Sony Ericsson Xperia Arc Review
Sony Ericsson is one such company that always delivers more than promised and thus has managed to create a very loyal fan base who would swear by any Sony product. With their huge range of phones, one can always expect something more. Their phones create a stir and remain in the market longer than others. Sony Ericsson has also been quite a player in the smart phone market. A huge segment that it is, numerous new models stream in consistently but this particular one is sure to make you look at it twice and marvel at its sheer beauty.
Xperia Arc is what we call a “sensible fashion-forward phone”.
The first thing that strikes out about Sony Ericsson Xperia Arc is that its unbelievably thin but in an aesthetical manner. With a concave back as opposed to the convex predecessors X10, Play, Pro and Neo, It also quite convincingly clears out all the flaws of previous Ericsson models with the latest OS and updated software.
To begin with, it is equipped with Android 2.3 version of the OS, a mega 4.2-inches screen and weighs a mere 117g. Reasonably priced at £430 SIM free or Sony Ericsson Arc deals starting from £14 per month , the real icing on cake can be various value deals which are sure to provide you with more than asked for.
The front consists of the screen and Sony Ericsson’s standard selection of three physical buttons – Back, Home and Menu – in reverse order to how they featured in the X10, and it almost makes more sense with the present arrangement. Also there is light streaming out from in-between the buttons which acts as a guide in the dark. There’s also a proximity sensor, which shuts off the screen when it’s pressed to your ear.
The rest of the Arc’s exterior consists of smooth body, along with a volume rocker and MicroUSB port on its top left shoulder, a 3.5mm headphone jack directly opposite on the right, and an HDMI output and a rather tiny power / lock key at the top. There is a physical shutter button here and it’s positioned at the extreme bottom right of the handset, almost at the corner. Overall build quality feels robust and durable.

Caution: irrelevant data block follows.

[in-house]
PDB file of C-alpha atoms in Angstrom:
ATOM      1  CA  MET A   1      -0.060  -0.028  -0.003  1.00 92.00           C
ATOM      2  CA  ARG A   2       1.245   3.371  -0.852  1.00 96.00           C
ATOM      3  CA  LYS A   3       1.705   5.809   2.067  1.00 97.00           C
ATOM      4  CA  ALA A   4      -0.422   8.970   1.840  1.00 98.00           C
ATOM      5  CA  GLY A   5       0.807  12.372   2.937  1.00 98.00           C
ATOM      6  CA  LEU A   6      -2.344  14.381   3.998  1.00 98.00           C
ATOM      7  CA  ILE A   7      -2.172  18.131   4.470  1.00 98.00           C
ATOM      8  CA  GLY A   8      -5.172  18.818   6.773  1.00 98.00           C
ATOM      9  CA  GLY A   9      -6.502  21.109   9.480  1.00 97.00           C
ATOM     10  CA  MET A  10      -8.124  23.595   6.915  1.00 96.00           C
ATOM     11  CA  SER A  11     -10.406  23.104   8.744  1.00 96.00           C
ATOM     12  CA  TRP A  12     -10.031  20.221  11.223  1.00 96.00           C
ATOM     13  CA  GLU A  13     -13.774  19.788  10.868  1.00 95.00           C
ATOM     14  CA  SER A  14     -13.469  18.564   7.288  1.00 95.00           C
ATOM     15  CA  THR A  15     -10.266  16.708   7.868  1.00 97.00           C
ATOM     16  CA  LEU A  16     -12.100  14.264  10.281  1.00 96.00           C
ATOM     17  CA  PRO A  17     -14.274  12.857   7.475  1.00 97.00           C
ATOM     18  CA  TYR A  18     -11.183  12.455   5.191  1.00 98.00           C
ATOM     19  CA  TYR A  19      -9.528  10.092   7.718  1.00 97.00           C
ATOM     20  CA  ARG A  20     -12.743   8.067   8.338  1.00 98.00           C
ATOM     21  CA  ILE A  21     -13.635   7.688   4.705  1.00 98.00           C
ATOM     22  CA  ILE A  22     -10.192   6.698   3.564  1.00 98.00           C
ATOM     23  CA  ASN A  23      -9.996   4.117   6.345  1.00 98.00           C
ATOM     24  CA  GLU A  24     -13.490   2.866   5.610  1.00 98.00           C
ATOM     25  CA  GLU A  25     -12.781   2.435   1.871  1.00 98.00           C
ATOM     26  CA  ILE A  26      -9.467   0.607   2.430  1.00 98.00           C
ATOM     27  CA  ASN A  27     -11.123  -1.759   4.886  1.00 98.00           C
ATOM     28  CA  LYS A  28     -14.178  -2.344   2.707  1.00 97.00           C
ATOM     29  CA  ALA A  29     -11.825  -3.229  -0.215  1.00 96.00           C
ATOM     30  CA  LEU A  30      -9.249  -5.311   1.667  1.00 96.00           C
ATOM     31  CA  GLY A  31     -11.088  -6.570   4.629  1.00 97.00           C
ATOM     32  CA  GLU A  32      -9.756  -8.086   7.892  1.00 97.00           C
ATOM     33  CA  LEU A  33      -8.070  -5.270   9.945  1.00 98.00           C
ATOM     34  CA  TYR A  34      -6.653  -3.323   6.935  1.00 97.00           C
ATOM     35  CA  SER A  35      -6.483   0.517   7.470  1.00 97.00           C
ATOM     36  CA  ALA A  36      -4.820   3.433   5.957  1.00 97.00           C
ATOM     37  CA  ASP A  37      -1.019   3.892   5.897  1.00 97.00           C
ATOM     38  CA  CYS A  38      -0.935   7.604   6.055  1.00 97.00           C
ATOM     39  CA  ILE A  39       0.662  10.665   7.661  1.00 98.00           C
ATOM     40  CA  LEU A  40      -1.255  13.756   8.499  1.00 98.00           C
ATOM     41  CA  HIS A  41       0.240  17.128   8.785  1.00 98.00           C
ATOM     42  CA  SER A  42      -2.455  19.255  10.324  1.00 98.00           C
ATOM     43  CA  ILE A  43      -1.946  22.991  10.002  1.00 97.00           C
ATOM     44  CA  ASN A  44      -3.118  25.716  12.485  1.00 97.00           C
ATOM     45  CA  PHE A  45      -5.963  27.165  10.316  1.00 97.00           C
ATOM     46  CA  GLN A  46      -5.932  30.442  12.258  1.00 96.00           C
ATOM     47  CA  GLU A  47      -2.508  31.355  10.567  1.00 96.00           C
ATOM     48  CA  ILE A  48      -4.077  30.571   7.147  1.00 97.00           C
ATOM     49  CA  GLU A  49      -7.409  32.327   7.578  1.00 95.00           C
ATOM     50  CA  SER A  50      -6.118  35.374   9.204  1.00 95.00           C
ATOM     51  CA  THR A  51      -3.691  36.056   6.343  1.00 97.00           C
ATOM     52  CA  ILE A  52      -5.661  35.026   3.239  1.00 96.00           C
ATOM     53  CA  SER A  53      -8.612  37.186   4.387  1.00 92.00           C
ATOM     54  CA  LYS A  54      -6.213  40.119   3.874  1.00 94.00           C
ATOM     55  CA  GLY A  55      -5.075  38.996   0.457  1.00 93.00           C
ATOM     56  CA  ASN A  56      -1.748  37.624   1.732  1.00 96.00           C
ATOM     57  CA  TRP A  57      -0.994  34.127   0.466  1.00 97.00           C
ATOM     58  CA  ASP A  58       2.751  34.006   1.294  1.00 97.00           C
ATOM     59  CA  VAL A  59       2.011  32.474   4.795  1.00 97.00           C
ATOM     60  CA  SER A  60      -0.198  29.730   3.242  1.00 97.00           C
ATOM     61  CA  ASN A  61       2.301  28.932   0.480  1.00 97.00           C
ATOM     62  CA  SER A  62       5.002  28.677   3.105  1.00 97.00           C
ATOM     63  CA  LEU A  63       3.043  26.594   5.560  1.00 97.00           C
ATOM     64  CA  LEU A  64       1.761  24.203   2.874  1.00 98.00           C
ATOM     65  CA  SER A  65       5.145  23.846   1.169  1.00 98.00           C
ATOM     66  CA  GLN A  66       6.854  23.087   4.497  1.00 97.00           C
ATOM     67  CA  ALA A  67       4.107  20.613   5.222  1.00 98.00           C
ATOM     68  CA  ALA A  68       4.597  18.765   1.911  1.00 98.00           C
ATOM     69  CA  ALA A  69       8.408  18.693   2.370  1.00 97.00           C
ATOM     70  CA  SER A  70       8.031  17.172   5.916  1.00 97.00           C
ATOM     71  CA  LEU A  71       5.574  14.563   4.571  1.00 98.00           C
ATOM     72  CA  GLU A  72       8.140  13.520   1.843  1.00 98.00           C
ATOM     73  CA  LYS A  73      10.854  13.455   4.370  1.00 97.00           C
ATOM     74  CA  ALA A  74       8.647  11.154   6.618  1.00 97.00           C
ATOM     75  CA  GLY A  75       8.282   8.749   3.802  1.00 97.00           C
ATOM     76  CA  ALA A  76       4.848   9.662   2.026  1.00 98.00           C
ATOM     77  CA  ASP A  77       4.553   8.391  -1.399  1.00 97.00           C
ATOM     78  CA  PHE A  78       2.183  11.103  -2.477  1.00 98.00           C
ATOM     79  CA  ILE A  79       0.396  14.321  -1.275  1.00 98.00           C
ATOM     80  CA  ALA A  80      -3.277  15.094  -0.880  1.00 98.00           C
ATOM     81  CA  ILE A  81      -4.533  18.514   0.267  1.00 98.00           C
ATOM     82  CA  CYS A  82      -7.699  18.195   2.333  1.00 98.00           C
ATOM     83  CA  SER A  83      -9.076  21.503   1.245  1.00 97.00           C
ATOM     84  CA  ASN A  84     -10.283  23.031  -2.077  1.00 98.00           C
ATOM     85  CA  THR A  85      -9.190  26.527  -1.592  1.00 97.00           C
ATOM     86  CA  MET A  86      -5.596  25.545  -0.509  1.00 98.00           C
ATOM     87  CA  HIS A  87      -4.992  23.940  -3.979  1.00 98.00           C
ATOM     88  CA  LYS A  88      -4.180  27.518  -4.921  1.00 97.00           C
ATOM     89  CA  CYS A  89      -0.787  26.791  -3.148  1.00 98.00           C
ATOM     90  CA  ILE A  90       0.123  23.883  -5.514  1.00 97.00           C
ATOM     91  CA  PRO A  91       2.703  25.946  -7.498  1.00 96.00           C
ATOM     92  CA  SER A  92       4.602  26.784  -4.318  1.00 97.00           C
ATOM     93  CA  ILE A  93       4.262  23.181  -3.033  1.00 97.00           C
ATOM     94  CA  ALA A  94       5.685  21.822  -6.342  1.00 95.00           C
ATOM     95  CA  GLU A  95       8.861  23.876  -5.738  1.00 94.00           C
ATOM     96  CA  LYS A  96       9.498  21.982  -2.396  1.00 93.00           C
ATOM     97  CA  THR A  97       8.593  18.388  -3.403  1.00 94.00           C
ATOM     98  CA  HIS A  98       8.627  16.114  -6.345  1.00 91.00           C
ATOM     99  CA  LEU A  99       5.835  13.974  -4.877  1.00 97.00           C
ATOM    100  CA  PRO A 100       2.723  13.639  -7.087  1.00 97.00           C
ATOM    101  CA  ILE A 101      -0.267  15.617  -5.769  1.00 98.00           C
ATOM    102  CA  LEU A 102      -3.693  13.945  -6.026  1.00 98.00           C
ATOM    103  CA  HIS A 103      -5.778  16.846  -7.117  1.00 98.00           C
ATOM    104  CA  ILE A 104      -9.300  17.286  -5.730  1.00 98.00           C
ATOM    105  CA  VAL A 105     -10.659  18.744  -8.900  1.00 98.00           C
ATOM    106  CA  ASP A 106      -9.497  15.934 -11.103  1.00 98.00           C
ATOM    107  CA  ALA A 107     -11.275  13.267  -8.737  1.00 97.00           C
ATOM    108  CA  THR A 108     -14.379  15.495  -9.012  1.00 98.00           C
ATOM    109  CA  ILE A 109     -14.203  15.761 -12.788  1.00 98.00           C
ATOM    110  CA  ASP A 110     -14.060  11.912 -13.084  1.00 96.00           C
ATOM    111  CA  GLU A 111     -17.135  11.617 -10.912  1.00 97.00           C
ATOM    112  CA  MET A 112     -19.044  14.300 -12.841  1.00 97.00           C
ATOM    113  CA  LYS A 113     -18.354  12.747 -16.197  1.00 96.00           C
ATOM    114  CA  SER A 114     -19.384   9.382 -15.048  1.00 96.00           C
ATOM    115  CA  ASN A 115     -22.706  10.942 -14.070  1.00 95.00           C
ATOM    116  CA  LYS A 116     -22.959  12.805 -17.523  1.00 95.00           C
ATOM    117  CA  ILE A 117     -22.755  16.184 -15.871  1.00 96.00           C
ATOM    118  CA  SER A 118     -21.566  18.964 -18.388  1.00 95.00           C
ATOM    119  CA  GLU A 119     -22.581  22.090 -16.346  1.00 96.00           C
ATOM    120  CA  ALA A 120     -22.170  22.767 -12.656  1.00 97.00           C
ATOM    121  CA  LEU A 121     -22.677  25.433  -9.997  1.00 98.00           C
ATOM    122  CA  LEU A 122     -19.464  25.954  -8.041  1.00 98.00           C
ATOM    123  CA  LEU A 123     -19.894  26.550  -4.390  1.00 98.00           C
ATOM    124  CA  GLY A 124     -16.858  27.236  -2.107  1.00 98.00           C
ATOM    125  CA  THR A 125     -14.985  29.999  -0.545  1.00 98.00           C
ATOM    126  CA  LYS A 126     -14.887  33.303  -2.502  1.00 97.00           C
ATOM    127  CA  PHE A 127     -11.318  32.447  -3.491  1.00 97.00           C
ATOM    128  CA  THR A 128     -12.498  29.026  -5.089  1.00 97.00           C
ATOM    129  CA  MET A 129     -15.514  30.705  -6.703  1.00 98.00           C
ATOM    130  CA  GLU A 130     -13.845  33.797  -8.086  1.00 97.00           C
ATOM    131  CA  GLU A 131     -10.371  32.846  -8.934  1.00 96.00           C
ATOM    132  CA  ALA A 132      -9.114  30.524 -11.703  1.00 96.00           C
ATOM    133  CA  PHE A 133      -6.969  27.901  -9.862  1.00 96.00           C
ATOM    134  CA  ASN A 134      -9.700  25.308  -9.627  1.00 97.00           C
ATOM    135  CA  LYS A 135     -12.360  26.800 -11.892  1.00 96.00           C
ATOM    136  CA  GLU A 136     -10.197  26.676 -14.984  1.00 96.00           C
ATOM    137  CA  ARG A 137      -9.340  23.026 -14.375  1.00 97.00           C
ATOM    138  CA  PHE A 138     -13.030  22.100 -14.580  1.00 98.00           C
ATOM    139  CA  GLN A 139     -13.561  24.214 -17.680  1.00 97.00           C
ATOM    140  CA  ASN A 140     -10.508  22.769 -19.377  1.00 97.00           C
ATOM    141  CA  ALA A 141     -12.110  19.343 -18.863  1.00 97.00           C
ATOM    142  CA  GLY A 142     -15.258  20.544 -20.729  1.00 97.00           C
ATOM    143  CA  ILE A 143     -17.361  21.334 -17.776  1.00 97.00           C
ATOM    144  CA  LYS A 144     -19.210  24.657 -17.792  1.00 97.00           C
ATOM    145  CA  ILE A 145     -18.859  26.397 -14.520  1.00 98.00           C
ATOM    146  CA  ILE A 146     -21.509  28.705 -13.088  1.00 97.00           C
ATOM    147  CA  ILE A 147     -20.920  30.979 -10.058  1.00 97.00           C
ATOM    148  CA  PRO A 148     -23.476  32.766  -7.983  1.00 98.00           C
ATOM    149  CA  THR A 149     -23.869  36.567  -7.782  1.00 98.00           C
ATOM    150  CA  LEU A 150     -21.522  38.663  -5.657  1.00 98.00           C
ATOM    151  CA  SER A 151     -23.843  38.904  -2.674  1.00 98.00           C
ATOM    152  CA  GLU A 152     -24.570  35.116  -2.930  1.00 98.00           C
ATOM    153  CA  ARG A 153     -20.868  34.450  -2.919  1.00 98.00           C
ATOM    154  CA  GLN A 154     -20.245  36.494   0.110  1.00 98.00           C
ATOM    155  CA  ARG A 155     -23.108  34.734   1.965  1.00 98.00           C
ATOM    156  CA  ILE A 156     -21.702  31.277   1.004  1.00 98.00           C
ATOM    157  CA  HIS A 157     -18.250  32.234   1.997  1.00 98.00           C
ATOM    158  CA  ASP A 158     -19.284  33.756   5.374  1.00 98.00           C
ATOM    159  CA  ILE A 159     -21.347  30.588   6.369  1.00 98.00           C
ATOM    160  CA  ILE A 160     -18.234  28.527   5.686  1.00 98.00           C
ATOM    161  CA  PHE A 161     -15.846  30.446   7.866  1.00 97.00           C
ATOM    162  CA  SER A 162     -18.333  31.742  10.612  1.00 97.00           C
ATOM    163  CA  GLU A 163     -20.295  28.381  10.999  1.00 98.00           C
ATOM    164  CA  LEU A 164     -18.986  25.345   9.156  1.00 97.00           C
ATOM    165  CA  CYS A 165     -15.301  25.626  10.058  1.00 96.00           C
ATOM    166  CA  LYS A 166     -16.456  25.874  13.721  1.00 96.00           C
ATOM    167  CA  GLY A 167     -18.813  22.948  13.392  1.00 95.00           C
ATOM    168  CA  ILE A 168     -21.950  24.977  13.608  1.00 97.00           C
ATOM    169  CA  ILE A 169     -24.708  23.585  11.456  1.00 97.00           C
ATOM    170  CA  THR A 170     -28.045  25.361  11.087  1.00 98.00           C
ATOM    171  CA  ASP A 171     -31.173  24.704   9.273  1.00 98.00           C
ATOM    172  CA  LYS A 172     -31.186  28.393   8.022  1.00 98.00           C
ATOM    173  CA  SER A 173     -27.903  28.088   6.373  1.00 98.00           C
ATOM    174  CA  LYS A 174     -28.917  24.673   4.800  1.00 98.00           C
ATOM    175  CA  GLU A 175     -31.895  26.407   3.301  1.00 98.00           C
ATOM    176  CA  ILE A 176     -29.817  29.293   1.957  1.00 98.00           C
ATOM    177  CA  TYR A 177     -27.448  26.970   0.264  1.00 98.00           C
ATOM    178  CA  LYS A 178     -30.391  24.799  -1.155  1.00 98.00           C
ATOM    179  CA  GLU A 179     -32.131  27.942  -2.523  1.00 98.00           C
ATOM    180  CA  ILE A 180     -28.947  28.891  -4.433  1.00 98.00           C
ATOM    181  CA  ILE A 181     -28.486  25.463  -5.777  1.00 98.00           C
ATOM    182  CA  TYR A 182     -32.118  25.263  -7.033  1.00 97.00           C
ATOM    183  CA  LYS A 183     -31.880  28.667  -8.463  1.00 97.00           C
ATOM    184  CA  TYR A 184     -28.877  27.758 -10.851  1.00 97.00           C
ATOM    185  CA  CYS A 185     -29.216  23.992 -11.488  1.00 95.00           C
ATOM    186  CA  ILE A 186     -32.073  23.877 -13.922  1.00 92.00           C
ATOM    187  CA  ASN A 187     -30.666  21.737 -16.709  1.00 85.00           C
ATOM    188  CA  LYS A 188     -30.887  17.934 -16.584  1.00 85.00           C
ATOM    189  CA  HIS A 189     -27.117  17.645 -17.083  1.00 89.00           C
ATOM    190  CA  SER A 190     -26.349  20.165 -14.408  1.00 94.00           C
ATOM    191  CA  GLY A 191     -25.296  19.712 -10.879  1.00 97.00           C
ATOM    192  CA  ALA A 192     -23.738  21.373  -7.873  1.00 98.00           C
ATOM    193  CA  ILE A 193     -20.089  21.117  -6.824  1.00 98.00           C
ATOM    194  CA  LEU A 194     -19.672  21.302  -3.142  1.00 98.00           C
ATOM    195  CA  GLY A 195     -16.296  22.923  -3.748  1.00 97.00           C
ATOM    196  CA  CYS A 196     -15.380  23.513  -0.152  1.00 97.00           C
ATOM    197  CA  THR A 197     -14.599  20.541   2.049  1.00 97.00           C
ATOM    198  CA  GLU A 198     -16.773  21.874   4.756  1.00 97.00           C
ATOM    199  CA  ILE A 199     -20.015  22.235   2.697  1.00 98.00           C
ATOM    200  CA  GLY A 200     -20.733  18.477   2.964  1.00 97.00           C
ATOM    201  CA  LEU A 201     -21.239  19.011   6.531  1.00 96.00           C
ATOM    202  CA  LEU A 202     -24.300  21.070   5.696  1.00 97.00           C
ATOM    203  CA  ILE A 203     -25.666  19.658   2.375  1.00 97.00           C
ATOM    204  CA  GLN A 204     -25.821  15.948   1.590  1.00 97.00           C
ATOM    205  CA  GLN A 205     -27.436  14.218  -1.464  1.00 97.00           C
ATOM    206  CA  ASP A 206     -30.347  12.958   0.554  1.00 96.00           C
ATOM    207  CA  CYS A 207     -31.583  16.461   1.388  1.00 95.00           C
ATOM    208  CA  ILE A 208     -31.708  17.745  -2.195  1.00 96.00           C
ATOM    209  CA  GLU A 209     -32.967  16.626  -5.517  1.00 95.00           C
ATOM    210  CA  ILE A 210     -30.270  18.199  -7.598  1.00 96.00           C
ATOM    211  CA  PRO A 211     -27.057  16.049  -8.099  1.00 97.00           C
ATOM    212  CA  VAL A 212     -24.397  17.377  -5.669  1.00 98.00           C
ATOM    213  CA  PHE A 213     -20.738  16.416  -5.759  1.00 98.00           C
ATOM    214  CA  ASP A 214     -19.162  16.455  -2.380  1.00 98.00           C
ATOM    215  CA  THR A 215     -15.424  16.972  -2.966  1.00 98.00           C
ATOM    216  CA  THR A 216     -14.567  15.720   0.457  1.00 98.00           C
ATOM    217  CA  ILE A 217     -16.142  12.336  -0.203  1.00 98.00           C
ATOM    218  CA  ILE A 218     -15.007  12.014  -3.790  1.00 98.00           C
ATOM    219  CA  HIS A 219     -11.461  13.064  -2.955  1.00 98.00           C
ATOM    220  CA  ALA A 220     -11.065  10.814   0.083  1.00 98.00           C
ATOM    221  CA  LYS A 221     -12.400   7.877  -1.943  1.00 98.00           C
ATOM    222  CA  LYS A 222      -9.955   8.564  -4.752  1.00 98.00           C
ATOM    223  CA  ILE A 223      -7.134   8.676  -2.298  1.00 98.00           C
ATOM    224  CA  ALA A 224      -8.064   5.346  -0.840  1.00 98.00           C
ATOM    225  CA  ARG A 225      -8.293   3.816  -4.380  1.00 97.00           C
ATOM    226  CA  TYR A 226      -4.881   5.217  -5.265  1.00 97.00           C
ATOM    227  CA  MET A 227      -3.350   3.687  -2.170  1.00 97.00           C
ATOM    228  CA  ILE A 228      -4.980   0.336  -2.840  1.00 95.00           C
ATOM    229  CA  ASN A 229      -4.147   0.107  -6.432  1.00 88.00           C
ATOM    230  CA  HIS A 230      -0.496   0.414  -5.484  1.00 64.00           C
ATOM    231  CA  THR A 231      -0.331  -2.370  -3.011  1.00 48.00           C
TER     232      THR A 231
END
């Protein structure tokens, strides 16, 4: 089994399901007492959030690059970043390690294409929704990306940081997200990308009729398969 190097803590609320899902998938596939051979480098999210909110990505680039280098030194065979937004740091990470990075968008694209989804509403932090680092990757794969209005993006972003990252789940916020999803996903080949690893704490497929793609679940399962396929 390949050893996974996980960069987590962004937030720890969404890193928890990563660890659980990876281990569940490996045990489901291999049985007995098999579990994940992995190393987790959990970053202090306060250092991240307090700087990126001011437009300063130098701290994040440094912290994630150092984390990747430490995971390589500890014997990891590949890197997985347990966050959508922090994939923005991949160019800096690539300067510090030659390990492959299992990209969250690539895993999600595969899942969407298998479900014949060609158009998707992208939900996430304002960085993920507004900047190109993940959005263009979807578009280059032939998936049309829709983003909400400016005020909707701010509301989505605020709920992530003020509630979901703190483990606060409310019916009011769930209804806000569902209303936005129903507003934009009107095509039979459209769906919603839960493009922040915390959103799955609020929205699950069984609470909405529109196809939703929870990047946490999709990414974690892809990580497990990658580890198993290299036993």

In short Xperia Arc is definitely a very stylish phone which is bound to be owner’s pride, neighbors’ envy.
The same 1GHz Qualcomm MSM8255processor and Adreno 205 graphics that we find on Xperia Play are present within the Arc, and are backed by 512MB of RAM (320MB available to apps), 8GB of MicroSD storage, an 8 megapixel Exmor R image sensor, an HDMI output, and a 1500mAh battery. All of this is showed off by a 4.2-inch Reality Display capable of accommodating 854 x 480 pixels.
Inside the pretty “white and blue” signature Ericsson box, Arc comes with an 8GB memory card (inside the phone), HDMI cable, Greenheart USB charger & cable, screen protector (including one pre-applied), headphones, 1500mAh battery as well as the usual quick start and warranty guide
The 4.2-inch touch screen supports multi-touch input, and this is illustrated by letting one spin the Home screen out into an overview mode with a two-fingered zoom motion. There are only five Home screens included here and this poses to be an area of concern for many.
The screen is perfect for usage in direct light too and doesn’t even require any specific adjustments. So, you don’t have to struggle anymore to play angry birds on a beach.
The Xperia Arc’s 8.1megapixel Exmor R sensor captures still images at a maximum resolution of 3264 x 2448, with photos saved in JPEG format and emerging between 1MB and 1.5MB. The camera software itself is simple and straightforward, missing many of the silly photo effect features found in some cameras. There is a very stylish sliding option menu on the left, plus a miniature gallery of recent photo thumbnails to the right.
The Xperia Arc records its video in a selection of resolutions all the way up to the 720p HD size, with clips emerging from the camera in MP4 format. A 30-second clip recorded at this maximum resolution takes up around 23MB.
The home run is hit here by having a continuous autofocus while recording videos, which is generally rare on a mobile phone camera.
Connectivity and Internet
As with all modern Android phones, Contacts data on the Sony Ericsson Xperia Arc can be pulled in from one’s Google account and Facebook profile – plus it will import data from a SIM card if you’re updating to a smartphone for the first time, or use Exchange data or Sony Ericsson’s own standalone sync service.
The Arc’s high-res 480 x 854 screen is amazing for web use. The standard Android web browser is what is found here and simple as it is, it poses for a strong plus point.